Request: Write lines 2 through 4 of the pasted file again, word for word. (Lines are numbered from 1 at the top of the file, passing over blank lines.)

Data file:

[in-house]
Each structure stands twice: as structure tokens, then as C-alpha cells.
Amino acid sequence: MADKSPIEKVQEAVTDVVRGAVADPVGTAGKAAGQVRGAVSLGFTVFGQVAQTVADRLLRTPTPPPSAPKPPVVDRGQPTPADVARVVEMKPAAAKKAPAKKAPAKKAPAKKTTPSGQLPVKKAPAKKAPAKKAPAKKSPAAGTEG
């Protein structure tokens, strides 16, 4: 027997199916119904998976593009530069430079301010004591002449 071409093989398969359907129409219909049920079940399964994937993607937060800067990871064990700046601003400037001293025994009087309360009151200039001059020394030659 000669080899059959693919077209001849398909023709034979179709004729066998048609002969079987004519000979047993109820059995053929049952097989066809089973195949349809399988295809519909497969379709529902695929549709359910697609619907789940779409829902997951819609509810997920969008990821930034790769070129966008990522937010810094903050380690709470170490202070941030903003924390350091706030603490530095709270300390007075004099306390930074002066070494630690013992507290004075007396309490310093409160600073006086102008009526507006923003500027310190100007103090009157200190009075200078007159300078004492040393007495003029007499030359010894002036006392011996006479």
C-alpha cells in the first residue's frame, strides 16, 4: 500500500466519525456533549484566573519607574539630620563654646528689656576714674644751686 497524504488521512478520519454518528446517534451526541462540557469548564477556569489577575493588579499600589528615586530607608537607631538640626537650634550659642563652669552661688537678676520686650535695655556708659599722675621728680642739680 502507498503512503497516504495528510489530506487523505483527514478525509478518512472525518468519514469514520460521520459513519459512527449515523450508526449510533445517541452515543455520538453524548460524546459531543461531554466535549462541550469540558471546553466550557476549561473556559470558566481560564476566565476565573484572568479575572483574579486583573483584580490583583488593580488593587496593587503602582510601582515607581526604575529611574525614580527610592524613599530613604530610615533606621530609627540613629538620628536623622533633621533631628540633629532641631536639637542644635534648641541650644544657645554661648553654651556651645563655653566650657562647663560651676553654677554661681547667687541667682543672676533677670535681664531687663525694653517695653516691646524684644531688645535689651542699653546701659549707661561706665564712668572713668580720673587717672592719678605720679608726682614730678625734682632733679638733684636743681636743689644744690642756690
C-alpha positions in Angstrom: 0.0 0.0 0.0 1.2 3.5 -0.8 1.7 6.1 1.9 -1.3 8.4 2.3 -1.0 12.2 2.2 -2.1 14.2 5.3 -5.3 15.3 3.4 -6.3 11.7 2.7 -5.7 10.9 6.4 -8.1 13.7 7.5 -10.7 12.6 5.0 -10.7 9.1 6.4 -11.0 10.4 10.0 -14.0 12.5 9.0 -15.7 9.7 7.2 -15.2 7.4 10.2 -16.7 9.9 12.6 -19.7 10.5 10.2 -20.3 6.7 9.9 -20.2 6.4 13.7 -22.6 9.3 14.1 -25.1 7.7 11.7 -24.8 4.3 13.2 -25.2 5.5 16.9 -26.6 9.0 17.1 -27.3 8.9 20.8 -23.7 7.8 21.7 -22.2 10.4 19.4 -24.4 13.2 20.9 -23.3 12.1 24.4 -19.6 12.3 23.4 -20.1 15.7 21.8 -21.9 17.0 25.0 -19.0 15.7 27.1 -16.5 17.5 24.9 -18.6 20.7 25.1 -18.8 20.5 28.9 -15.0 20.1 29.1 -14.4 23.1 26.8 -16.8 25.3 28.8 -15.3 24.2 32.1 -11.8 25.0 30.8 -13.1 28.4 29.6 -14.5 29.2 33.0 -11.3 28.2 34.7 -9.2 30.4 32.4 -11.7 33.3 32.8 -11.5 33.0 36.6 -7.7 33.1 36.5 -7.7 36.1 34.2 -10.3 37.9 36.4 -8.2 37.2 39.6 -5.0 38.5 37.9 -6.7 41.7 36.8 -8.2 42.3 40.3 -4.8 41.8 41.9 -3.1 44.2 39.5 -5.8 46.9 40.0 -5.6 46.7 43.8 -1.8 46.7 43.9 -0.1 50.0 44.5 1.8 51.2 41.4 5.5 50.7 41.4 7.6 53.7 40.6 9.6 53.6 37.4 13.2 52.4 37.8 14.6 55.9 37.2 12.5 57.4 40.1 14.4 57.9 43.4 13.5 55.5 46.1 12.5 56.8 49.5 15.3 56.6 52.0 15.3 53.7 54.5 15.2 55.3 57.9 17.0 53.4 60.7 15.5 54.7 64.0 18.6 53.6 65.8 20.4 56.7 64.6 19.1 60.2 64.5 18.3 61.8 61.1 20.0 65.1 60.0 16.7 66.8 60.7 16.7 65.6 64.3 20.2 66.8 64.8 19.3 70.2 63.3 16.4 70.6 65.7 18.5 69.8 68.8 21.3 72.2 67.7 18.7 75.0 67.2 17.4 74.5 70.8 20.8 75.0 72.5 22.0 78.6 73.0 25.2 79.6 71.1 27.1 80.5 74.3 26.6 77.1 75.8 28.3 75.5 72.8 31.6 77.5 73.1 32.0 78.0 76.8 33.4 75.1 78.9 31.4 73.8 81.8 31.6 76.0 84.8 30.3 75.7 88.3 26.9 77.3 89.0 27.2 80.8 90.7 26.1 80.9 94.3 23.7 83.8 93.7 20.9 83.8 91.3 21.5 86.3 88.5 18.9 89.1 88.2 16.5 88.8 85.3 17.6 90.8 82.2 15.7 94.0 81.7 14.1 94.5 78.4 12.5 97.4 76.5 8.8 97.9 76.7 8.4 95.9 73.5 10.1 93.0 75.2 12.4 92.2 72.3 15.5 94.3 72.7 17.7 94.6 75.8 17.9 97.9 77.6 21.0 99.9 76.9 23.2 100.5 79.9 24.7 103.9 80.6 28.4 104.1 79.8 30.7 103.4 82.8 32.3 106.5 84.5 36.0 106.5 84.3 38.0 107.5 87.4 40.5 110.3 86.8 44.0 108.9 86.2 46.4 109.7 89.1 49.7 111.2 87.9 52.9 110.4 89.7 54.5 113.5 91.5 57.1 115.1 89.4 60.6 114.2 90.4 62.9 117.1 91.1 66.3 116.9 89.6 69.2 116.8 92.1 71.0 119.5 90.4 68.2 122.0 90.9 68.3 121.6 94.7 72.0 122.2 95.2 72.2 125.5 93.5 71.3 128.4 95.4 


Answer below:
Each structure stands twice: as structure tokens, then as C-alpha cells.
Amino acid sequence: MADKSPIEKVQEAVTDVVRGAVADPVGTAGKAAGQVRGAVSLGFTVFGQVAQTVADRLLRTPTPPPSAPKPPVVDRGQPTPADVARVVEMKPAAAKKAPAKKAPAKKAPAKKTTPSGQLPVKKAPAKKAPAKKAPAKKSPAAGTEG
């Protein structure tokens, strides 16, 4: 027997199916119904998976593009530069430079301010004591002449 071409093989398969359907129409219909049920079940399964994937993607937060800067990871064990700046601003400037001293025994009087309360009151200039001059020394030659 000669080899059959693919077209001849398909023709034979179709004729066998048609002969079987004519000979047993109820059995053929049952097989066809089973195949349809399988295809519909497969379709529902695929549709359910697609619907789940779409829902997951819609509810997920969008990821930034790769070129966008990522937010810094903050380690709470170490202070941030903003924390350091706030603490530095709270300390007075004099306390930074002066070494630690013992507290004075007396309490310093409160600073006086102008009526507006923003500027310190100007103090009157200190009075200078007159300078004492040393007495003029007499030359010894002036006392011996006479």